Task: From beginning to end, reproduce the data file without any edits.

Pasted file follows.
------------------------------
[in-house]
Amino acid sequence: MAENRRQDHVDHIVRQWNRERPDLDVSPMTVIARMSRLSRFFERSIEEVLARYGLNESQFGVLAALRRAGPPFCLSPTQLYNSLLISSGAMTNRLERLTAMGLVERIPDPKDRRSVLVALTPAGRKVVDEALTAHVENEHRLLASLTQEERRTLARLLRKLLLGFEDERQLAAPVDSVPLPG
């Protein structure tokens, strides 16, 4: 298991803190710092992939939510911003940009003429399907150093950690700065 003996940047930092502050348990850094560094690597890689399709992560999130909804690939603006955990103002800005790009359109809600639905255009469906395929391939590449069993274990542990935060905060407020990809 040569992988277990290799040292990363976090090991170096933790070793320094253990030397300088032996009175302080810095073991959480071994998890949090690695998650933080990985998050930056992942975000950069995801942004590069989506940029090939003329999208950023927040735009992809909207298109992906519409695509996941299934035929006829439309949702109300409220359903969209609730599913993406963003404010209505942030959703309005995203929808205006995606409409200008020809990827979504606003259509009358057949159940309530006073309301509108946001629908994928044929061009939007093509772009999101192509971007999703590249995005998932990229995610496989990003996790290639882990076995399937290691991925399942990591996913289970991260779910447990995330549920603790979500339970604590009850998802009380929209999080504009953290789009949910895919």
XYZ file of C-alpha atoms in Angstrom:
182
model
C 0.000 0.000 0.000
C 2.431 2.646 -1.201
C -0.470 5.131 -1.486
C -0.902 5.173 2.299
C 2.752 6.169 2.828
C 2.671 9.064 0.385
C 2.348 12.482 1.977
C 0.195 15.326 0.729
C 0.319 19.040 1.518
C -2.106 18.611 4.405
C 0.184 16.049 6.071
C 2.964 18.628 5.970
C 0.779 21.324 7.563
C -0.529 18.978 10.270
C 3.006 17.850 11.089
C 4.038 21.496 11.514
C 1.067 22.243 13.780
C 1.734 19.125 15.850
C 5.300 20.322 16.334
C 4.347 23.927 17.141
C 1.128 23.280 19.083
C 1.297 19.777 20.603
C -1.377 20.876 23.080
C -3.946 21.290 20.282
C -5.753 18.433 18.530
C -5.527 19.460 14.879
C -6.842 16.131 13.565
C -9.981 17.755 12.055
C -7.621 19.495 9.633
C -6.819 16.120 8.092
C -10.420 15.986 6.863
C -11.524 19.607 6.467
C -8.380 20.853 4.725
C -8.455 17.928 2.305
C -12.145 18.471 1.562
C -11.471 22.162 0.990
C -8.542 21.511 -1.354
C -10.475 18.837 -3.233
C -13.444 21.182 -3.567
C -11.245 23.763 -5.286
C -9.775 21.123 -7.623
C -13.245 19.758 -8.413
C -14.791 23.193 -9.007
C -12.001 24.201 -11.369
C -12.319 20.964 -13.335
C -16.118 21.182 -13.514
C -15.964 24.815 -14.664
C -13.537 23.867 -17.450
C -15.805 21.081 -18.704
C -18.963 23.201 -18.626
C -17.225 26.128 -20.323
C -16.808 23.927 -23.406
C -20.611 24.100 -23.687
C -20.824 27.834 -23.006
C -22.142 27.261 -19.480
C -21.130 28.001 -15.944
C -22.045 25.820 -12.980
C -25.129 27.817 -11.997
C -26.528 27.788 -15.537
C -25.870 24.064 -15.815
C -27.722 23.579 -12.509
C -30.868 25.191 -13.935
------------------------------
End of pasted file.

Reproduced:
[in-house]
Amino acid sequence: MAENRRQDHVDHIVRQWNRERPDLDVSPMTVIARMSRLSRFFERSIEEVLARYGLNESQFGVLAALRRAGPPFCLSPTQLYNSLLISSGAMTNRLERLTAMGLVERIPDPKDRRSVLVALTPAGRKVVDEALTAHVENEHRLLASLTQEERRTLARLLRKLLLGFEDERQLAAPVDSVPLPG
């Protein structure tokens, strides 16, 4: 298991803190710092992939939510911003940009003429399907150093950690700065 003996940047930092502050348990850094560094690597890689399709992560999130909804690939603006955990103002800005790009359109809600639905255009469906395929391939590449069993274990542990935060905060407020990809 040569992988277990290799040292990363976090090991170096933790070793320094253990030397300088032996009175302080810095073991959480071994998890949090690695998650933080990985998050930056992942975000950069995801942004590069989506940029090939003329999208950023927040735009992809909207298109992906519409695509996941299934035929006829439309949702109300409220359903969209609730599913993406963003404010209505942030959703309005995203929808205006995606409409200008020809990827979504606003259509009358057949159940309530006073309301509108946001629908994928044929061009939007093509772009999101192509971007999703590249995005998932990229995610496989990003996790290639882990076995399937290691991925399942990591996913289970991260779910447990995330549920603790979500339970604590009850998802009380929209999080504009953290789009949910895919």
XYZ file of C-alpha atoms in Angstrom:
182
model
C 0.000 0.000 0.000
C 2.431 2.646 -1.201
C -0.470 5.131 -1.486
C -0.902 5.173 2.299
C 2.752 6.169 2.828
C 2.671 9.064 0.385
C 2.348 12.482 1.977
C 0.195 15.326 0.729
C 0.319 19.040 1.518
C -2.106 18.611 4.405
C 0.184 16.049 6.071
C 2.964 18.628 5.970
C 0.779 21.324 7.563
C -0.529 18.978 10.270
C 3.006 17.850 11.089
C 4.038 21.496 11.514
C 1.067 22.243 13.780
C 1.734 19.125 15.850
C 5.300 20.322 16.334
C 4.347 23.927 17.141
C 1.128 23.280 19.083
C 1.297 19.777 20.603
C -1.377 20.876 23.080
C -3.946 21.290 20.282
C -5.753 18.433 18.530
C -5.527 19.460 14.879
C -6.842 16.131 13.565
C -9.981 17.755 12.055
C -7.621 19.495 9.633
C -6.819 16.120 8.092
C -10.420 15.986 6.863
C -11.524 19.607 6.467
C -8.380 20.853 4.725
C -8.455 17.928 2.305
C -12.145 18.471 1.562
C -11.471 22.162 0.990
C -8.542 21.511 -1.354
C -10.475 18.837 -3.233
C -13.444 21.182 -3.567
C -11.245 23.763 -5.286
C -9.775 21.123 -7.623
C -13.245 19.758 -8.413
C -14.791 23.193 -9.007
C -12.001 24.201 -11.369
C -12.319 20.964 -13.335
C -16.118 21.182 -13.514
C -15.964 24.815 -14.664
C -13.537 23.867 -17.450
C -15.805 21.081 -18.704
C -18.963 23.201 -18.626
C -17.225 26.128 -20.323
C -16.808 23.927 -23.406
C -20.611 24.100 -23.687
C -20.824 27.834 -23.006
C -22.142 27.261 -19.480
C -21.130 28.001 -15.944
C -22.045 25.820 -12.980
C -25.129 27.817 -11.997
C -26.528 27.788 -15.537
C -25.870 24.064 -15.815
C -27.722 23.579 -12.509
C -30.868 25.191 -13.935